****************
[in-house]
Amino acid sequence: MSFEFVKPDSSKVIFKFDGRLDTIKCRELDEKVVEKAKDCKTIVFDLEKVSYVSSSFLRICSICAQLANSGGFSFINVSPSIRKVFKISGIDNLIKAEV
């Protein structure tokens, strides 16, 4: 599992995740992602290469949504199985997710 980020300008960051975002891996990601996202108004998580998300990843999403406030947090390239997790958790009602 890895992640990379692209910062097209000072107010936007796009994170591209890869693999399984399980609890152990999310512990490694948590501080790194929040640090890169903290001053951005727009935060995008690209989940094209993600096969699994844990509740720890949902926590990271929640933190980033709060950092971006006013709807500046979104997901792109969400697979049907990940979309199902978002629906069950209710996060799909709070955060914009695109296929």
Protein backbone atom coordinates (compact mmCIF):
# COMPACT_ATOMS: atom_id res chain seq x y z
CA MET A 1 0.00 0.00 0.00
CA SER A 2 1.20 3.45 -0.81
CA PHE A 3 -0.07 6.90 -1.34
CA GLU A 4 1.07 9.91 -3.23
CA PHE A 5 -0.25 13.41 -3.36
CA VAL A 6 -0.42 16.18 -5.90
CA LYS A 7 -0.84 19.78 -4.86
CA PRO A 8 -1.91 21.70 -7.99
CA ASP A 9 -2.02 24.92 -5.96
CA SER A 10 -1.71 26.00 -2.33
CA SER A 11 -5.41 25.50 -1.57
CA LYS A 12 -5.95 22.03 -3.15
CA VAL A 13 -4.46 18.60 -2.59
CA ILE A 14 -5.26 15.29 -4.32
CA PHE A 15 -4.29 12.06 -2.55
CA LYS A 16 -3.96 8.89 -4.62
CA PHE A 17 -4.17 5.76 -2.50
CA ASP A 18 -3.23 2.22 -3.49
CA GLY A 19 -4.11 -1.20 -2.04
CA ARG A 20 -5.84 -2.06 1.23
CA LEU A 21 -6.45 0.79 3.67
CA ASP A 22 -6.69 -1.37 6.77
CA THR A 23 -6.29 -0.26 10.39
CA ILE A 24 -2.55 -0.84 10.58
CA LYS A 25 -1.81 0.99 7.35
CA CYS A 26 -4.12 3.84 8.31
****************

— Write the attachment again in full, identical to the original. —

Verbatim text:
[in-house]
Amino acid sequence: MSFEFVKPDSSKVIFKFDGRLDTIKCRELDEKVVEKAKDCKTIVFDLEKVSYVSSSFLRICSICAQLANSGGFSFINVSPSIRKVFKISGIDNLIKAEV
């Protein structure tokens, strides 16, 4: 599992995740992602290469949504199985997710 980020300008960051975002891996990601996202108004998580998300990843999403406030947090390239997790958790009602 890895992640990379692209910062097209000072107010936007796009994170591209890869693999399984399980609890152990999310512990490694948590501080790194929040640090890169903290001053951005727009935060995008690209989940094209993600096969699994844990509740720890949902926590990271929640933190980033709060950092971006006013709807500046979104997901792109969400697979049907990940979309199902978002629906069950209710996060799909709070955060914009695109296929």
Protein backbone atom coordinates (compact mmCIF):
# COMPACT_ATOMS: atom_id res chain seq x y z
CA MET A 1 0.00 0.00 0.00
CA SER A 2 1.20 3.45 -0.81
CA PHE A 3 -0.07 6.90 -1.34
CA GLU A 4 1.07 9.91 -3.23
CA PHE A 5 -0.25 13.41 -3.36
CA VAL A 6 -0.42 16.18 -5.90
CA LYS A 7 -0.84 19.78 -4.86
CA PRO A 8 -1.91 21.70 -7.99
CA ASP A 9 -2.02 24.92 -5.96
CA SER A 10 -1.71 26.00 -2.33
CA SER A 11 -5.41 25.50 -1.57
CA LYS A 12 -5.95 22.03 -3.15
CA VAL A 13 -4.46 18.60 -2.59
CA ILE A 14 -5.26 15.29 -4.32
CA PHE A 15 -4.29 12.06 -2.55
CA LYS A 16 -3.96 8.89 -4.62
CA PHE A 17 -4.17 5.76 -2.50
CA ASP A 18 -3.23 2.22 -3.49
CA GLY A 19 -4.11 -1.20 -2.04
CA ARG A 20 -5.84 -2.06 1.23
CA LEU A 21 -6.45 0.79 3.67
CA ASP A 22 -6.69 -1.37 6.77
CA THR A 23 -6.29 -0.26 10.39
CA ILE A 24 -2.55 -0.84 10.58
CA LYS A 25 -1.81 0.99 7.35
CA CYS A 26 -4.12 3.84 8.31